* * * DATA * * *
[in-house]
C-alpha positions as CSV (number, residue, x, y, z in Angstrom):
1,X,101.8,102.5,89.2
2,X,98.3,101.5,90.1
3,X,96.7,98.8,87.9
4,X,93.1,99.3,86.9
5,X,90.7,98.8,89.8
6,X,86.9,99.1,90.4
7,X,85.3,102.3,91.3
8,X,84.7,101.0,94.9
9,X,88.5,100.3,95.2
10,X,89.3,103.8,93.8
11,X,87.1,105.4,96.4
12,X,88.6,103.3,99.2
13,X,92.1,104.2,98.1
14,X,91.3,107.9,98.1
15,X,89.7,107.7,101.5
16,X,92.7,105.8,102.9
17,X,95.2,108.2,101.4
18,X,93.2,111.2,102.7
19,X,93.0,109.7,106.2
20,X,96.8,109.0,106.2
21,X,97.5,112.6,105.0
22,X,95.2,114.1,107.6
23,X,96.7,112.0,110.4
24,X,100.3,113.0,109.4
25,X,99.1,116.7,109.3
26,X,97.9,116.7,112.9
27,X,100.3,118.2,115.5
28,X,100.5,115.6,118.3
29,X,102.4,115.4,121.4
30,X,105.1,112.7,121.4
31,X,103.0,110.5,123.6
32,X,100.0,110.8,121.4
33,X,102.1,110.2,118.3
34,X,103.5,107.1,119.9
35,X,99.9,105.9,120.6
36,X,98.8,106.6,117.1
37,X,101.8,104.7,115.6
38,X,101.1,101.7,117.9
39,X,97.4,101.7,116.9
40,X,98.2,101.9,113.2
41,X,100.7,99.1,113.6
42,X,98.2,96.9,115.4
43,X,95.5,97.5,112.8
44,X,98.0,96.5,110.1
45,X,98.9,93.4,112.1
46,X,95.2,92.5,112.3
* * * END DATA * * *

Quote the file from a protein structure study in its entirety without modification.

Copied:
[in-house]
C-alpha positions as CSV (number, residue, x, y, z in Angstrom):
1,X,101.8,102.5,89.2
2,X,98.3,101.5,90.1
3,X,96.7,98.8,87.9
4,X,93.1,99.3,86.9
5,X,90.7,98.8,89.8
6,X,86.9,99.1,90.4
7,X,85.3,102.3,91.3
8,X,84.7,101.0,94.9
9,X,88.5,100.3,95.2
10,X,89.3,103.8,93.8
11,X,87.1,105.4,96.4
12,X,88.6,103.3,99.2
13,X,92.1,104.2,98.1
14,X,91.3,107.9,98.1
15,X,89.7,107.7,101.5
16,X,92.7,105.8,102.9
17,X,95.2,108.2,101.4
18,X,93.2,111.2,102.7
19,X,93.0,109.7,106.2
20,X,96.8,109.0,106.2
21,X,97.5,112.6,105.0
22,X,95.2,114.1,107.6
23,X,96.7,112.0,110.4
24,X,100.3,113.0,109.4
25,X,99.1,116.7,109.3
26,X,97.9,116.7,112.9
27,X,100.3,118.2,115.5
28,X,100.5,115.6,118.3
29,X,102.4,115.4,121.4
30,X,105.1,112.7,121.4
31,X,103.0,110.5,123.6
32,X,100.0,110.8,121.4
33,X,102.1,110.2,118.3
34,X,103.5,107.1,119.9
35,X,99.9,105.9,120.6
36,X,98.8,106.6,117.1
37,X,101.8,104.7,115.6
38,X,101.1,101.7,117.9
39,X,97.4,101.7,116.9
40,X,98.2,101.9,113.2
41,X,100.7,99.1,113.6
42,X,98.2,96.9,115.4
43,X,95.5,97.5,112.8
44,X,98.0,96.5,110.1
45,X,98.9,93.4,112.1
46,X,95.2,92.5,112.3